Baton Rouge Diocese raises concerns regarding J&J vaccine
BATON ROUGE - As the new single-dose Johnson & Johnson vaccine makes its way to Louisiana, the Catholic church is citing moral concerns over the shot.
On Monday, Bishop Michael Duca of the Baton Rouge Diocese issued a statement marking the Catholic Church's stance on vaccines. Duca encouraged Catholics in Baton Rouge to get the Pfizer and Moderna vaccines if they are available, but warned against receiving the Johnson & Johnson vaccine due to the nature of its production, if patients have a vaccine option.
The statement reads, "I continue to encourage everyone to receive a vaccination, but the new vaccine from Johnson & Johnson has some moral concerns we must acknowledge. Unlike the Moderna and Pfizer vaccines, Johnson & Johnson uses a line of stem cells procured from abortions performed over 30 years ago in the production of its vaccine."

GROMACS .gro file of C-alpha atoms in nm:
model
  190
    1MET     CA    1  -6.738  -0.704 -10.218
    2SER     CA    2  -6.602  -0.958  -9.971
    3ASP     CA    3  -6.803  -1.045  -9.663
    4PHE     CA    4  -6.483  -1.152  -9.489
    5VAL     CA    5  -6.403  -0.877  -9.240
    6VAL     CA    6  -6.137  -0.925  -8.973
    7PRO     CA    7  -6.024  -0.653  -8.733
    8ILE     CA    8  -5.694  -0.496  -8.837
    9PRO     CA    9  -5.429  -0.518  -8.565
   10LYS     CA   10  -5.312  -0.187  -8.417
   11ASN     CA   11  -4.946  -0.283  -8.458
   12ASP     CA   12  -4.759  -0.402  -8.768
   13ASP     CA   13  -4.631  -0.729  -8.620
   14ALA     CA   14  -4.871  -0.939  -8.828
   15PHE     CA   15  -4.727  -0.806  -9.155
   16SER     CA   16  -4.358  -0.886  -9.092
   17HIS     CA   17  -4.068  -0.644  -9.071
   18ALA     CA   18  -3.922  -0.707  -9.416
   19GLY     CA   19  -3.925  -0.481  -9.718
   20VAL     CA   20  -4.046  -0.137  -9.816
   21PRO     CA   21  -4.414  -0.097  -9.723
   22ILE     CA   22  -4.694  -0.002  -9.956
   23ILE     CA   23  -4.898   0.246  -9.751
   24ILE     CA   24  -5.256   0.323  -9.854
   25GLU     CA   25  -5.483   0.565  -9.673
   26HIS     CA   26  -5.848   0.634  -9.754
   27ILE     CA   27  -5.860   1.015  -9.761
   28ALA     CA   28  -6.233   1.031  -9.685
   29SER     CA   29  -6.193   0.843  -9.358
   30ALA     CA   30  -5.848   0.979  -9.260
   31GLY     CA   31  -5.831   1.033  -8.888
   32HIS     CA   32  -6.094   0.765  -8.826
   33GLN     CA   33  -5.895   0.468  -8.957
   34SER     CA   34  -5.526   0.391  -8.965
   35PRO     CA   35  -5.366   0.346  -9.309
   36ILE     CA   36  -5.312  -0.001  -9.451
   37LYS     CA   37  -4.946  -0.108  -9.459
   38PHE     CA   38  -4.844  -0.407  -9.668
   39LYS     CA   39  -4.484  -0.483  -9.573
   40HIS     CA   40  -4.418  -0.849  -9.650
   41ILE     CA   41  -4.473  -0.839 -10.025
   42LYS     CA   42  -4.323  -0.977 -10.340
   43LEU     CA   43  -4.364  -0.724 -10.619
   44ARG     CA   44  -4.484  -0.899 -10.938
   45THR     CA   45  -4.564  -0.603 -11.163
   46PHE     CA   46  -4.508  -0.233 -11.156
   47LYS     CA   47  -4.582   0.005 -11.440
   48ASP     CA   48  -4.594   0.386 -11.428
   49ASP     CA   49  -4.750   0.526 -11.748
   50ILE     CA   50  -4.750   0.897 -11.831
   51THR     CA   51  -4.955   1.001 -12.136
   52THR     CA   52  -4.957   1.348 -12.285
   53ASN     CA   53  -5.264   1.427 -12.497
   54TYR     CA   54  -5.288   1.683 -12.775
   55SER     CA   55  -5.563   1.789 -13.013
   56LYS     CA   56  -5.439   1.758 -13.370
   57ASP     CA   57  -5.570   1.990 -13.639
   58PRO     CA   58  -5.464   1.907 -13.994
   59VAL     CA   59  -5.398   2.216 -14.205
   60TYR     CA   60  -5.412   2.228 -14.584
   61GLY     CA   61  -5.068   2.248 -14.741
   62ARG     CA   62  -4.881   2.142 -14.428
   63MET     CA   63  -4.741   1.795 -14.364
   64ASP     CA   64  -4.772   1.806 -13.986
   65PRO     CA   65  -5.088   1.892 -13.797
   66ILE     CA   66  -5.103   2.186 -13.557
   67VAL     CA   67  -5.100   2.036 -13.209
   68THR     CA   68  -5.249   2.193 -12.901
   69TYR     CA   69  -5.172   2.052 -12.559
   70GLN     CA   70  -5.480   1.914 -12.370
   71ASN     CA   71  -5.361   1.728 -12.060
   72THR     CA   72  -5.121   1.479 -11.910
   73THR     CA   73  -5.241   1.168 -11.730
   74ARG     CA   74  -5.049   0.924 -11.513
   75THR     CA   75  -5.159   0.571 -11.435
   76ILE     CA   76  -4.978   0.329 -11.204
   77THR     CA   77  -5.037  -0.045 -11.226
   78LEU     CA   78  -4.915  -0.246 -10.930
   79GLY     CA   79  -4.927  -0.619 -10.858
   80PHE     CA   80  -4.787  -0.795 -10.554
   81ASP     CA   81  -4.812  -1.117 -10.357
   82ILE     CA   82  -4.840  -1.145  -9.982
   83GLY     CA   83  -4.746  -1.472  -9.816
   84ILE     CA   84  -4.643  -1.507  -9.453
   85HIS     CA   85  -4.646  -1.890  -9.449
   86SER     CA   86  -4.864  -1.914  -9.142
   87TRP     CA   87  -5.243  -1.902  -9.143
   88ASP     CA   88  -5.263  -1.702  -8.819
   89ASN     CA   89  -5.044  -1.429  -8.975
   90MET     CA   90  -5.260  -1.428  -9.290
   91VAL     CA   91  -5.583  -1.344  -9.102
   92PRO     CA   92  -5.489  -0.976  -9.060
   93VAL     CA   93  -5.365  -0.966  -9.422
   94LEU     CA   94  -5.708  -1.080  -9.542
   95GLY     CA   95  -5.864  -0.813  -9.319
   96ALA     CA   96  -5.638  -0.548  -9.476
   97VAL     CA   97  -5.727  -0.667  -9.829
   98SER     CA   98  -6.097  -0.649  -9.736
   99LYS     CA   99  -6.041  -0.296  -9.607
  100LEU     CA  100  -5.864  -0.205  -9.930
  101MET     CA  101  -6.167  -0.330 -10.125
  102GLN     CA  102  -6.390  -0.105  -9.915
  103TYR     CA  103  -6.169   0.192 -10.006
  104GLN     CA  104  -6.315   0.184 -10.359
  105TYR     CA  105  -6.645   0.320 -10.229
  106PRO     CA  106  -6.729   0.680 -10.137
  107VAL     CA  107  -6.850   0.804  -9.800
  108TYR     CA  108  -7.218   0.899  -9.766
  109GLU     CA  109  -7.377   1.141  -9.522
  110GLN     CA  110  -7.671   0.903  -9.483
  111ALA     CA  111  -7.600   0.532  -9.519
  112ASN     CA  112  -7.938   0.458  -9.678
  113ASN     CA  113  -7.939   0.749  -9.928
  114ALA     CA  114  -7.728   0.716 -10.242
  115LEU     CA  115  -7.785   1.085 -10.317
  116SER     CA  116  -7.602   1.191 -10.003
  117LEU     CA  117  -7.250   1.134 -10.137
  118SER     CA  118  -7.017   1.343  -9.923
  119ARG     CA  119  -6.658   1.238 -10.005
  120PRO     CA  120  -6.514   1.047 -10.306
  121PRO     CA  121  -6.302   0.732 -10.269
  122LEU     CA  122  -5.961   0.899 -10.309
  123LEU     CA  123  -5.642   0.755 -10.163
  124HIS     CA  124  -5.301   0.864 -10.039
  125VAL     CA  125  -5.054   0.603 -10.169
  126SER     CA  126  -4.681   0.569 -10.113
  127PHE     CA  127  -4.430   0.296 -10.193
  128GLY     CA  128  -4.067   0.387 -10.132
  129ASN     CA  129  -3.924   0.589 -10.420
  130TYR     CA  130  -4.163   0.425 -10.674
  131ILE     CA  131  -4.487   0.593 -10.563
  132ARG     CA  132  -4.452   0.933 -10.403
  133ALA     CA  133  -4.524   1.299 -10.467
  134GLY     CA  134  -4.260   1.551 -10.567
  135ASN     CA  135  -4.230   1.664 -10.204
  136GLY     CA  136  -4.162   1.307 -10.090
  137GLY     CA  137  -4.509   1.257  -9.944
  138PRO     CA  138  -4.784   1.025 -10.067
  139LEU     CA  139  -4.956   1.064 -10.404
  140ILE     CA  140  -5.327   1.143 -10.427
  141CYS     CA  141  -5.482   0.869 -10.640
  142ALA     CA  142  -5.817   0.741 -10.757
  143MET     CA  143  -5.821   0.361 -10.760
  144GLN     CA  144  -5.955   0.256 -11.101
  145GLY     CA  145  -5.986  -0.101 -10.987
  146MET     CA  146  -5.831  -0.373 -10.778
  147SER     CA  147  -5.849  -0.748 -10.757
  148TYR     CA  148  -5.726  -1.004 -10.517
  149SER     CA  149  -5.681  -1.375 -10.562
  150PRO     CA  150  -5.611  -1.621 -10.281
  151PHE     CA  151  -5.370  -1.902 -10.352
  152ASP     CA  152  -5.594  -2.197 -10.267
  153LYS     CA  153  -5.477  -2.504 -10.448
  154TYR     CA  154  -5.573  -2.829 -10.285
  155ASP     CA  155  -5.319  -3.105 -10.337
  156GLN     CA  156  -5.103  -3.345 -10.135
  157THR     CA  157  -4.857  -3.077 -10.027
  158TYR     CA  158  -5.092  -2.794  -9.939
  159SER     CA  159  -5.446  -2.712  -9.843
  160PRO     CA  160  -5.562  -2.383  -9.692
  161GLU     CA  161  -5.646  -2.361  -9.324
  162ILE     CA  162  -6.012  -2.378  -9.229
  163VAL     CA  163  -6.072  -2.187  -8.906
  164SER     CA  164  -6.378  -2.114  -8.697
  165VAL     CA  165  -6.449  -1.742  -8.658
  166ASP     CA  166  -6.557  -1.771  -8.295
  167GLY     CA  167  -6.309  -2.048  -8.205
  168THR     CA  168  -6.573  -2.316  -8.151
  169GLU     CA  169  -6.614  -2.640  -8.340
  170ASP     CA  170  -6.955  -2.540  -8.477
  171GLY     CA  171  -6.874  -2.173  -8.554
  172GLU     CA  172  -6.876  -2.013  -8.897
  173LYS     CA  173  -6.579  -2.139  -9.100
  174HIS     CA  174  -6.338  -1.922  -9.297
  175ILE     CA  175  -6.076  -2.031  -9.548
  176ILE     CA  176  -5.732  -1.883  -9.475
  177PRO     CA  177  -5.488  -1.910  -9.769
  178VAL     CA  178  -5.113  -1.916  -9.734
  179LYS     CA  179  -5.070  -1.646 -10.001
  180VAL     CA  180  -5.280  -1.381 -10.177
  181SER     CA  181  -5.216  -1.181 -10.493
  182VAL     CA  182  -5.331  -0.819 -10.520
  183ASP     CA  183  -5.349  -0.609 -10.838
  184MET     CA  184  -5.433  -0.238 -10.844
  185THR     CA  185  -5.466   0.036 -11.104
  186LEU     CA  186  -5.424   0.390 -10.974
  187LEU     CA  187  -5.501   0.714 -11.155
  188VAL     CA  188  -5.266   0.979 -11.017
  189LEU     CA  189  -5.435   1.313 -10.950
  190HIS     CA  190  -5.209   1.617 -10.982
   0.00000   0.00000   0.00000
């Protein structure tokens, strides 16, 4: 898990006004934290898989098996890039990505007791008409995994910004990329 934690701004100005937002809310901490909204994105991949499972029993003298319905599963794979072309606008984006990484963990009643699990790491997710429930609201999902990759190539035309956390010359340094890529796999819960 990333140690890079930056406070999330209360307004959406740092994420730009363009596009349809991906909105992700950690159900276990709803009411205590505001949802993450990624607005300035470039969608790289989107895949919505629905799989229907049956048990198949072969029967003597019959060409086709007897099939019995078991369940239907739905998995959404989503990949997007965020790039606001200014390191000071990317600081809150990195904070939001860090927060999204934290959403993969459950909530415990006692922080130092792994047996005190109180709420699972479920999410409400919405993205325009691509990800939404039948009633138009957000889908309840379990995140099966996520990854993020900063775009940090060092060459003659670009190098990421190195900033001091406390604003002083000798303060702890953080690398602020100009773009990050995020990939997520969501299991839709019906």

The Archdiocese of New Orleans also spoke out in opposition of the Johnson & Johnson vaccine for the same reason. Both Catholic churches said fellow Catholics should choose a Pfizer or Moderna vaccine if they are available, but the church will not condemn individuals who receive the Johnson & Johnson vaccine if it is the only option.
"Given our present situation and the need to protect ourselves and one another from this virus, my guidance to the faithful of the Diocese of Baton Rouge is to accept as your first choices the vaccines created by Pfizer and Moderna, but if for any reasonable circumstance you are only able to receive the vaccine from Johnson & Johnson, you should feel free to do so for your safety and for the common good," said Bishop Duca.
These statements have been released following the news of nearly 38,000 doses of the Johnson & Johnson vaccine that are set to be delivered to hospitals in Louisiana this week.
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